The first time I saw him drive, I didn’t realize it was him. How could it be, he had left about 10 minutes before me, and it was only a 15 minute drive from place to place. He had beamed earlier when he told me that he had gotten his learner’s permit. He had walked or rode the bus everywhere until then.
So, there I was on the road 10 minutes behind him. And I am stuck behind this car going so slow, I am sure that the drive will actually take me 25. You know the kind, where you look for every small gap in traffic to pass them, but instead you spend more time on your breaks than the accelerator. ‘Why accelerate at all?’ You think to yourself as you just start coasting. There it is, the gap in the traffic, speed up, swerve, and pass them. Rubber neck as you go by to see who could possibly drive that slow? It’s him.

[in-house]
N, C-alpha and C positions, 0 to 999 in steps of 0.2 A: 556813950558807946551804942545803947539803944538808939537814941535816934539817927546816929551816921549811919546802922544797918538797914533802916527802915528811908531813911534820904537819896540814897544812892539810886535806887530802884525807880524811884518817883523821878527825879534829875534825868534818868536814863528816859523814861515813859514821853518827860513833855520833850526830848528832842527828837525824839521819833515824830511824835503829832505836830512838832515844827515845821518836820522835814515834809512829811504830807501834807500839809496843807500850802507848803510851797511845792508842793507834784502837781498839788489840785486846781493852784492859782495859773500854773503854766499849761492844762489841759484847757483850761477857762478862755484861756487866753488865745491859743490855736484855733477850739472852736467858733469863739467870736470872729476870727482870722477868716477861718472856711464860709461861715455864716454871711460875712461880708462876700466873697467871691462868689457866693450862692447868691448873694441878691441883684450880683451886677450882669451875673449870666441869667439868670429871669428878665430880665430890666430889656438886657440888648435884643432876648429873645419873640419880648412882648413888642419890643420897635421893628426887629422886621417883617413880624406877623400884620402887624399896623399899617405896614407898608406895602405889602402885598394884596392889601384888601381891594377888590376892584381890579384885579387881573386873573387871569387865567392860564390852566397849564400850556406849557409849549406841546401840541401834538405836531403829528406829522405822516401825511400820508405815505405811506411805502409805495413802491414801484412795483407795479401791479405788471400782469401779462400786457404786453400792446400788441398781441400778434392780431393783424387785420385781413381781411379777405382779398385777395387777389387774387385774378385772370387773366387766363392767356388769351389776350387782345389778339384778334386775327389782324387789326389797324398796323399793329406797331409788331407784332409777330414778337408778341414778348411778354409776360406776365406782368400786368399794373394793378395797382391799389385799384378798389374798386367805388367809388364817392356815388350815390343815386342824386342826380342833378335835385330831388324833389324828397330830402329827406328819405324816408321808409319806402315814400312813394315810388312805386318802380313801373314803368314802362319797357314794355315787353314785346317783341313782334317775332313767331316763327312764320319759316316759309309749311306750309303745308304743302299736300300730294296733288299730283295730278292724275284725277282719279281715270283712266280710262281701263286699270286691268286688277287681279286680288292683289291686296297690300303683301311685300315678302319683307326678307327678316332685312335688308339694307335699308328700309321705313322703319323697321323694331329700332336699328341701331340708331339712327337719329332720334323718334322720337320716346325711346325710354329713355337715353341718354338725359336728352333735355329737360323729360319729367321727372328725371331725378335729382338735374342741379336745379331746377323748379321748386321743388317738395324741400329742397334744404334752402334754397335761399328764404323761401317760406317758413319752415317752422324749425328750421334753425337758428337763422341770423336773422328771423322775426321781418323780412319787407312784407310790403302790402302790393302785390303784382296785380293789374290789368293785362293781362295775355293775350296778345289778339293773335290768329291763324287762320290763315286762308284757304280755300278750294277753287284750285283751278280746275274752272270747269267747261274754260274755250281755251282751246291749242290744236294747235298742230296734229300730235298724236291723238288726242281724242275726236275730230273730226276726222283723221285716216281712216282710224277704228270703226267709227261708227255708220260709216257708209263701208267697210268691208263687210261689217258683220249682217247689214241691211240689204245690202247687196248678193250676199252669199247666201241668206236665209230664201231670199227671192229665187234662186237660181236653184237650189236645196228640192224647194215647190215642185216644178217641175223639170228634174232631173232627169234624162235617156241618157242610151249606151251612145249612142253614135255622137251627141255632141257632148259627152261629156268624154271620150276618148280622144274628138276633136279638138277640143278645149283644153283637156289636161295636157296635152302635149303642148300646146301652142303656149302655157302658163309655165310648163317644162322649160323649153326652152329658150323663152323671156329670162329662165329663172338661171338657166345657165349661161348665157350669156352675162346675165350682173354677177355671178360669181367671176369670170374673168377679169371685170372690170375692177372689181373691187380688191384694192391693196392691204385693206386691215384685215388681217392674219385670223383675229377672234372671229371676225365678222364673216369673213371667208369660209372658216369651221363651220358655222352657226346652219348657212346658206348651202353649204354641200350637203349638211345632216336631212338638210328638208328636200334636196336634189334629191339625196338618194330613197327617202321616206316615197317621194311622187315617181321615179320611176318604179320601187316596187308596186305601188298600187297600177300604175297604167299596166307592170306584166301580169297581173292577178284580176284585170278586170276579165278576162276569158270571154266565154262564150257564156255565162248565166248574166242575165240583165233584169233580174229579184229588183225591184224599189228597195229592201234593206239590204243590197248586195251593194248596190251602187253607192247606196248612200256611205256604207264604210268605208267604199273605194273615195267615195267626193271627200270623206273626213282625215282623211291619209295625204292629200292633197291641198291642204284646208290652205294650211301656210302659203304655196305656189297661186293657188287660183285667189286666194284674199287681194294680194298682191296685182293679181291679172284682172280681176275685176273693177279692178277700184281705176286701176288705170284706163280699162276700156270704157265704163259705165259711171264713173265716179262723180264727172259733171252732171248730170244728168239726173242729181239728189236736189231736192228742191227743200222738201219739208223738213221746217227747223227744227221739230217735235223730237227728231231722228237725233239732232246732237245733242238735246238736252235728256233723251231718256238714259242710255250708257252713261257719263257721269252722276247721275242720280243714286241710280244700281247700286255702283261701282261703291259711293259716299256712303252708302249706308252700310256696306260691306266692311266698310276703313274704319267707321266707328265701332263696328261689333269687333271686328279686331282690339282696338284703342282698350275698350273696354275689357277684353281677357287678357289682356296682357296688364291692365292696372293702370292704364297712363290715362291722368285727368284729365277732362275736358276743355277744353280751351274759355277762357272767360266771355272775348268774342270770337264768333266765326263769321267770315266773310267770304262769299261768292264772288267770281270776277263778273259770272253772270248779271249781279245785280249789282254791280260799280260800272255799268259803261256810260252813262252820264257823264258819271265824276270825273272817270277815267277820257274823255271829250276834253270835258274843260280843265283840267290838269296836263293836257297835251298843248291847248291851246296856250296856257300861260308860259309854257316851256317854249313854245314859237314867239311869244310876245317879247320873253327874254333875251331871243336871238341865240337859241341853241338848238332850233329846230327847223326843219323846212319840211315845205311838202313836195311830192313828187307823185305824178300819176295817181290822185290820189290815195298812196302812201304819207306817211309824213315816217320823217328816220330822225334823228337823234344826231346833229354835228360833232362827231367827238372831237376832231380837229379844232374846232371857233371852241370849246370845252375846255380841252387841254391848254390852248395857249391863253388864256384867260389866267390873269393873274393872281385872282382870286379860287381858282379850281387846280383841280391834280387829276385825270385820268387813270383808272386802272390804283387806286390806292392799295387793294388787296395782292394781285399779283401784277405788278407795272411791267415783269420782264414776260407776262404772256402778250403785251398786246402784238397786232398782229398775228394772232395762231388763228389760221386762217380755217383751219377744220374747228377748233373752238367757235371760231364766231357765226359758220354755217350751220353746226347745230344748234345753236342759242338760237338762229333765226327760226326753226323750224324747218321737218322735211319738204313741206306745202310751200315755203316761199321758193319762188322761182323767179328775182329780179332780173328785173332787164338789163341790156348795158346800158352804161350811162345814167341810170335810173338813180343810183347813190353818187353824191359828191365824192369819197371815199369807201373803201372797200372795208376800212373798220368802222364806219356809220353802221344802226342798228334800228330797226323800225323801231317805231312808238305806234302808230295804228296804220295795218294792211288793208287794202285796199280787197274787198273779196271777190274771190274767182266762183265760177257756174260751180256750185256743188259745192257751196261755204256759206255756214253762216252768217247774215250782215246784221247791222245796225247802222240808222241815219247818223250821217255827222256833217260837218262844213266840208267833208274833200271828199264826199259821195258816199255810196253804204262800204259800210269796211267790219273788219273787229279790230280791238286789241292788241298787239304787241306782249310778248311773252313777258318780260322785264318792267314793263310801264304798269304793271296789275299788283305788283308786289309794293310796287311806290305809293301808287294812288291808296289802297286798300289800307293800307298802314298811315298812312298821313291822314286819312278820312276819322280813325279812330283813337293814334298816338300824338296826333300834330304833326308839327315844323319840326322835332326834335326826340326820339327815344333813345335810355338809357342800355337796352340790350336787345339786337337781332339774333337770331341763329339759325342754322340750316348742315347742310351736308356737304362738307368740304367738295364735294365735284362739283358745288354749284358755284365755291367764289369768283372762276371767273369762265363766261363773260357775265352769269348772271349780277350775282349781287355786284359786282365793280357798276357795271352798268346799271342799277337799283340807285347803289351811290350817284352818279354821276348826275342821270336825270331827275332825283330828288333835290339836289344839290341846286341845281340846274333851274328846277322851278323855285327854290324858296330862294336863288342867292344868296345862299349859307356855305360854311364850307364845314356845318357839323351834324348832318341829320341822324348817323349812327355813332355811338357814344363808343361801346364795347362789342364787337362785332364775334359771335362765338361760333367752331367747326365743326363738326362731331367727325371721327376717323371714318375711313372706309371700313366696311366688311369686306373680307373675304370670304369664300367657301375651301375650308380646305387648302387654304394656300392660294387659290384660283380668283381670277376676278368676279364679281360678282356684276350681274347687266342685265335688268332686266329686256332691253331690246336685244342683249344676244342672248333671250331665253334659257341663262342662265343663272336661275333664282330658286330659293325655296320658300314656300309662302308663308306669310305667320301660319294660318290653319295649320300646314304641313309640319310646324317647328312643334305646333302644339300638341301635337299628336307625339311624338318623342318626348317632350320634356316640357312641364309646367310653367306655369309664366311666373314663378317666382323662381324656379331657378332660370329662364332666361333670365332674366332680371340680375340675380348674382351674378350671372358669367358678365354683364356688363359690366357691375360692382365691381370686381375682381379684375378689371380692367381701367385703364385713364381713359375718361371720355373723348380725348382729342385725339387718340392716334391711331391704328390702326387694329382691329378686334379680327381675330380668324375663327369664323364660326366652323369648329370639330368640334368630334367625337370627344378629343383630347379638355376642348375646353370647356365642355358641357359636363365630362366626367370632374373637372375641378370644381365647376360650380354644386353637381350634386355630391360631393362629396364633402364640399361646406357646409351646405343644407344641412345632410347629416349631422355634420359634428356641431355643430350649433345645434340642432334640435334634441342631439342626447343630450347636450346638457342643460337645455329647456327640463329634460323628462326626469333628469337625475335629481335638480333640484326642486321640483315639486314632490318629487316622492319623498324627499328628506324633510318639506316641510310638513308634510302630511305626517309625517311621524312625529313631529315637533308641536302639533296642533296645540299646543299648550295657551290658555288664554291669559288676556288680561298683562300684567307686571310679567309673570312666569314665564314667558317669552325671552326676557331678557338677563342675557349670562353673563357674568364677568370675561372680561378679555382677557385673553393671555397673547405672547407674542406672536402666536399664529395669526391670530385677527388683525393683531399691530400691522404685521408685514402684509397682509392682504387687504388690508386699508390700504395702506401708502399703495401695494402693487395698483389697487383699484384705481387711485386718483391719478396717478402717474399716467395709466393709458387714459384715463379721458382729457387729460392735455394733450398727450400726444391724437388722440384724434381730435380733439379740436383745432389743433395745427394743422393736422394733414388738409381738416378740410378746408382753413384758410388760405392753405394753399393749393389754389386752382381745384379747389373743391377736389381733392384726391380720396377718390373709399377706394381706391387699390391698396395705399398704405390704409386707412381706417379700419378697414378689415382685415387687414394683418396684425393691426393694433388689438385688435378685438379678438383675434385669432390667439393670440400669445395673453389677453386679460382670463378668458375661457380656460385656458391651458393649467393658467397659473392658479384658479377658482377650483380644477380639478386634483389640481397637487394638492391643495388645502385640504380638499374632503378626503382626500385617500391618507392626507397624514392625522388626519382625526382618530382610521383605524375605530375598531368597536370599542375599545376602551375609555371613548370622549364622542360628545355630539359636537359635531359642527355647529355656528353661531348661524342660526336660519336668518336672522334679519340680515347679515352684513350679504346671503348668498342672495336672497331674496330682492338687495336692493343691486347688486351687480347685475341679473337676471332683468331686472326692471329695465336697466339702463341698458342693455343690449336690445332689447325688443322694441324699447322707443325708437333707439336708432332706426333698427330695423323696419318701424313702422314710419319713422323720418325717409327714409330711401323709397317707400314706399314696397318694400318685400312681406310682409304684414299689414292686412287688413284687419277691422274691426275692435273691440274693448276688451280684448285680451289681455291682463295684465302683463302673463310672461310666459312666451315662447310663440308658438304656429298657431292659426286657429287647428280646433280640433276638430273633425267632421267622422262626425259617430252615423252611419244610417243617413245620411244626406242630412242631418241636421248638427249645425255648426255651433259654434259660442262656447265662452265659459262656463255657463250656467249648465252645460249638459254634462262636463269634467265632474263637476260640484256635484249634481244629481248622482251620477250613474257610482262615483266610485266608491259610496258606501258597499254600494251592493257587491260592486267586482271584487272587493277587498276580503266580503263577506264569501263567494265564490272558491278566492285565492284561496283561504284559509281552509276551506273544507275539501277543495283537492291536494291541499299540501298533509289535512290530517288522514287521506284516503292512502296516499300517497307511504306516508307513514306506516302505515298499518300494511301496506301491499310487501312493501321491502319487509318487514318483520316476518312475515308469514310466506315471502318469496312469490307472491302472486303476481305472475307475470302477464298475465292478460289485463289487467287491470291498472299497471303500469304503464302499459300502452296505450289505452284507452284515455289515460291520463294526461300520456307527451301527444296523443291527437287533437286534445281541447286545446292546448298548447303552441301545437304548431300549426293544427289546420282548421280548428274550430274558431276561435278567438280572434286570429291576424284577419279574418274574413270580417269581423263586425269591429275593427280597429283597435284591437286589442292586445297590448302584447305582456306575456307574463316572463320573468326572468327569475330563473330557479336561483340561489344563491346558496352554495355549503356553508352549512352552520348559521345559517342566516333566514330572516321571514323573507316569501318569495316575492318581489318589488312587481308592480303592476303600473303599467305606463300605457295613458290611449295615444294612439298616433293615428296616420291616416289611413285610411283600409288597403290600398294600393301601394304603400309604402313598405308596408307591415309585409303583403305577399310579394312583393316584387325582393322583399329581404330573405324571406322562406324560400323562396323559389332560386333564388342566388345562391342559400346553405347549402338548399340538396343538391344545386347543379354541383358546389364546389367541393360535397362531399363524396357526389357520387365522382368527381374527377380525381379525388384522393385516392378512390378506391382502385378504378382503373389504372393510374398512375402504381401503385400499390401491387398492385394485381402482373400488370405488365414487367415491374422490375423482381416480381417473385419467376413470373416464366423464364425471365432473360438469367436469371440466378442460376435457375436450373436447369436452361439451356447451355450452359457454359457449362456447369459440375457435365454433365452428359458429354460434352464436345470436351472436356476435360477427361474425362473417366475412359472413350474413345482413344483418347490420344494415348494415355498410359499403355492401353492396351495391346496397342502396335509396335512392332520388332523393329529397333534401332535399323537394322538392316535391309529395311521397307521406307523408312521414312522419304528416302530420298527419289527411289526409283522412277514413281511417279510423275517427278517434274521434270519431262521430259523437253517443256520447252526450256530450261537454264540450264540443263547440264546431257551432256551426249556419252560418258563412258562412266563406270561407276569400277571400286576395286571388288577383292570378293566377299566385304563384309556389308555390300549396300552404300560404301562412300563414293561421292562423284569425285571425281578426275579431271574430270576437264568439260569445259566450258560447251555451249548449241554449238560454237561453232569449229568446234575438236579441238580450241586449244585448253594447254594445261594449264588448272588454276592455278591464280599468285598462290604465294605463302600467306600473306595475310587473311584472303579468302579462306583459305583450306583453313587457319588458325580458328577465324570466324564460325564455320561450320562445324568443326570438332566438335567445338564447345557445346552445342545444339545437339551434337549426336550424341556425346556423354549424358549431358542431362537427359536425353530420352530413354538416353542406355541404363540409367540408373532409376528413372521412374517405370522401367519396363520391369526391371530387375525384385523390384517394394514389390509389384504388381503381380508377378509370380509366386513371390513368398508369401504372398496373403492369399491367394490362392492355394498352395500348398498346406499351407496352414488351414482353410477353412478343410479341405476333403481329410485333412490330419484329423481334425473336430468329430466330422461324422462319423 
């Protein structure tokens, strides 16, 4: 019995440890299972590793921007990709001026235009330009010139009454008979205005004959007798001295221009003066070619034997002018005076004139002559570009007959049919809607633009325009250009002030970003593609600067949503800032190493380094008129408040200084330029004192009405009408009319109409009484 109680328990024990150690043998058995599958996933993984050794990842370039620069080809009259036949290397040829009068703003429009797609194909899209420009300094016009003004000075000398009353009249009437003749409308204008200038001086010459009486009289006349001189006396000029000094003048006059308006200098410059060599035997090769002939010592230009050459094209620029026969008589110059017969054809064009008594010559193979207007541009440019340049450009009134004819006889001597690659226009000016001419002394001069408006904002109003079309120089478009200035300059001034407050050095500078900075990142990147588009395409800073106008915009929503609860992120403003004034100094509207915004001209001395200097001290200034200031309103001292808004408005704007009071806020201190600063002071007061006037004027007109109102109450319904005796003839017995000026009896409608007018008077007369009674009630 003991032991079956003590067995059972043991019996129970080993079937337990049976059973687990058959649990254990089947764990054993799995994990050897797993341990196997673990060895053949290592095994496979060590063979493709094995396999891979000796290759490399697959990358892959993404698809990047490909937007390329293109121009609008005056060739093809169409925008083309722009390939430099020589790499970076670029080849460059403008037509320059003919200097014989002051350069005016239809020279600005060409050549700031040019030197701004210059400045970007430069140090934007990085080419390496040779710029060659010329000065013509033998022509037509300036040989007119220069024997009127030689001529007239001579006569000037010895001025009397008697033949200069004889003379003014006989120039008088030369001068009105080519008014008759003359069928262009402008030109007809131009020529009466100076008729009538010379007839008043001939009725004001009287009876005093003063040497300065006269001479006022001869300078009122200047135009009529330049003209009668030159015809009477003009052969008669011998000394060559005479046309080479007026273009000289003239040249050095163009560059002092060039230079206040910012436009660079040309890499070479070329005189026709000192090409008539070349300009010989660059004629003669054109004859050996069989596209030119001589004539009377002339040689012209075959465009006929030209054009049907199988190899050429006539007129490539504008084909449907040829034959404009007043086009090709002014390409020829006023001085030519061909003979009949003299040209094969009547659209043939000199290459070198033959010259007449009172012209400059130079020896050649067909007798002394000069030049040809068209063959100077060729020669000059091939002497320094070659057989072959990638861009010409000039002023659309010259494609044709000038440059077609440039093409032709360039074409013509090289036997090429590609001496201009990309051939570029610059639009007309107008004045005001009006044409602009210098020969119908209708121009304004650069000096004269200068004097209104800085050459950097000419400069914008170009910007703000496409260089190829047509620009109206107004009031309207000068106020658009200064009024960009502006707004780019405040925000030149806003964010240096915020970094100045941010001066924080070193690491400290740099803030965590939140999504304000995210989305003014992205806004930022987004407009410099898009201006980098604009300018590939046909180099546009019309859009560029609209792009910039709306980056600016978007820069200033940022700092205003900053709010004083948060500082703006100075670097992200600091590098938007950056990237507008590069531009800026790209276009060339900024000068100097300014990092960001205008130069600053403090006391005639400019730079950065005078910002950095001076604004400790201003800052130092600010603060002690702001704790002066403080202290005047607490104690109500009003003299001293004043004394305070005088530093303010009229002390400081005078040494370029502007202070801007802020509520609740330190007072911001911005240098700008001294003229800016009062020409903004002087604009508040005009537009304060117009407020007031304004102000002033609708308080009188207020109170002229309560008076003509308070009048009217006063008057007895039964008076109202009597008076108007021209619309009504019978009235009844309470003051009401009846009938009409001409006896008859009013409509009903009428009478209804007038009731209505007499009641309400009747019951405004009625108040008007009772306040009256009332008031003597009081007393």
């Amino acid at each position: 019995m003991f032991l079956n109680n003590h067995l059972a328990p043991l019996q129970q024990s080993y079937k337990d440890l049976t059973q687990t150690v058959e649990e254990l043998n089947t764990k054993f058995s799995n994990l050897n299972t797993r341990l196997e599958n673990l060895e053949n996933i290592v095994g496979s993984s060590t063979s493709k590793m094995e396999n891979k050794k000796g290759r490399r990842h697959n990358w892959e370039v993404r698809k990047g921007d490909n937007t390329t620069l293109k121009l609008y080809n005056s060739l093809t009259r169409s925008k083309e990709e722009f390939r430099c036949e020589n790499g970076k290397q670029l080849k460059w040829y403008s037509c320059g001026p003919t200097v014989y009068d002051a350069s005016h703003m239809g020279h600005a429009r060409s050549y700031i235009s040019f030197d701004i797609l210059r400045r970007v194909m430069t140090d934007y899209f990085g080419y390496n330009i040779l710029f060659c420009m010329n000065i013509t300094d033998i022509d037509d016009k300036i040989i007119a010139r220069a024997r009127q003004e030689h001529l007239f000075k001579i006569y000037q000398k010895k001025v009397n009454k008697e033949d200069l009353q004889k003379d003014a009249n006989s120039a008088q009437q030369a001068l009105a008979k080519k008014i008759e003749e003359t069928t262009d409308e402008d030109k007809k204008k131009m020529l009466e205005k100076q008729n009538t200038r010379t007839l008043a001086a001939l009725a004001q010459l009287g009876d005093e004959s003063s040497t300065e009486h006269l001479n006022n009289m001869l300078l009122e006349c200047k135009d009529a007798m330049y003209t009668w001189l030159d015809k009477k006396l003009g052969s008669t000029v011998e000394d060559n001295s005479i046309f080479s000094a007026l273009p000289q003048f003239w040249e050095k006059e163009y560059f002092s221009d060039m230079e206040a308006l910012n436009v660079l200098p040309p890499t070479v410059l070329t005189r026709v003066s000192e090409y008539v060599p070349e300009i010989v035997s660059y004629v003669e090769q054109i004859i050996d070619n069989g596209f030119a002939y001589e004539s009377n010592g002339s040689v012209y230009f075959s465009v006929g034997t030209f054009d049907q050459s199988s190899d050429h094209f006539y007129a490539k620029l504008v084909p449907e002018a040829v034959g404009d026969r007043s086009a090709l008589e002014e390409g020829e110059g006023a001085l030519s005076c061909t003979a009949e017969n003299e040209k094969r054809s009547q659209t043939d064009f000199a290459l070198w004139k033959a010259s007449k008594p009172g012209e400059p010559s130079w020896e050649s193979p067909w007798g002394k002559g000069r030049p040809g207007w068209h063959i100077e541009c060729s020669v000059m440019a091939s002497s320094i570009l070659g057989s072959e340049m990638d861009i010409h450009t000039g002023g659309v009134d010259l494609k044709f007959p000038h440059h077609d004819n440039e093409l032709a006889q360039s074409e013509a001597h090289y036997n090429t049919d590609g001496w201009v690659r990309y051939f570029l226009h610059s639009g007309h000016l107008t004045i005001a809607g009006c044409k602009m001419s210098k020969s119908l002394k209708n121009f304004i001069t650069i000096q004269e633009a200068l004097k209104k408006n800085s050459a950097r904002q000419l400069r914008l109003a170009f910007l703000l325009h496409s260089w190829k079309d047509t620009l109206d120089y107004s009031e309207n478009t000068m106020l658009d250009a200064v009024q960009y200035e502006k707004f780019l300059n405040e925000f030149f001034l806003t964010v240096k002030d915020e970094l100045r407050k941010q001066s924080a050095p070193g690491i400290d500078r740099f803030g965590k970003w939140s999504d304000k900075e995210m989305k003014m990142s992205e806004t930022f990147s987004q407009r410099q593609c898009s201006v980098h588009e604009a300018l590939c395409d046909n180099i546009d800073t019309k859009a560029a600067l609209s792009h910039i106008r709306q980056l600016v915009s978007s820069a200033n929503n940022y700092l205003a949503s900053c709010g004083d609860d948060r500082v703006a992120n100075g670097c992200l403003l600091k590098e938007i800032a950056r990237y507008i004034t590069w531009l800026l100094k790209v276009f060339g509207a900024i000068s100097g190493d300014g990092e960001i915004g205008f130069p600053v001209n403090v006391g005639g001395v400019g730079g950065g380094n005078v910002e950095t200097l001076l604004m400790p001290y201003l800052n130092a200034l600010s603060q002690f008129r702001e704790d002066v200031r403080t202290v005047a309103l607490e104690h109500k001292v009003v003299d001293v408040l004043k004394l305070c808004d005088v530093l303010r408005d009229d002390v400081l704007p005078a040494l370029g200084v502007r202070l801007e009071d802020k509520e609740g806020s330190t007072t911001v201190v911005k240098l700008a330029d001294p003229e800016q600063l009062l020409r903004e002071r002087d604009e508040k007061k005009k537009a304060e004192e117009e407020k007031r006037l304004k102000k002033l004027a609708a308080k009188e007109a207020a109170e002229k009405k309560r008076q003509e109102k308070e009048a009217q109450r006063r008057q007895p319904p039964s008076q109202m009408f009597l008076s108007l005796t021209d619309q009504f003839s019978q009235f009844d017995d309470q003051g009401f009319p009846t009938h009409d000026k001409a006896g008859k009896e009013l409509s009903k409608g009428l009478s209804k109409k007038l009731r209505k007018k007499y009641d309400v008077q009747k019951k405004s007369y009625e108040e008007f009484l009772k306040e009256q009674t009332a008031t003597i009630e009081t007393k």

Like a tidal wave pouring fear, privilege, hate, racism, and society over me, I realize. He has to drive that slow. I realize that from this moment on, he could be pulled over at any moment for any reason. He has made himself vulnerable. I have vivid mental images of him, like so many before him, being dragged out of that car by police.
Instinctive protectiveness competes with the feeling of desolate helplessness. There is nothing I can do to stop it. Nothing I can do to stop it. But we can.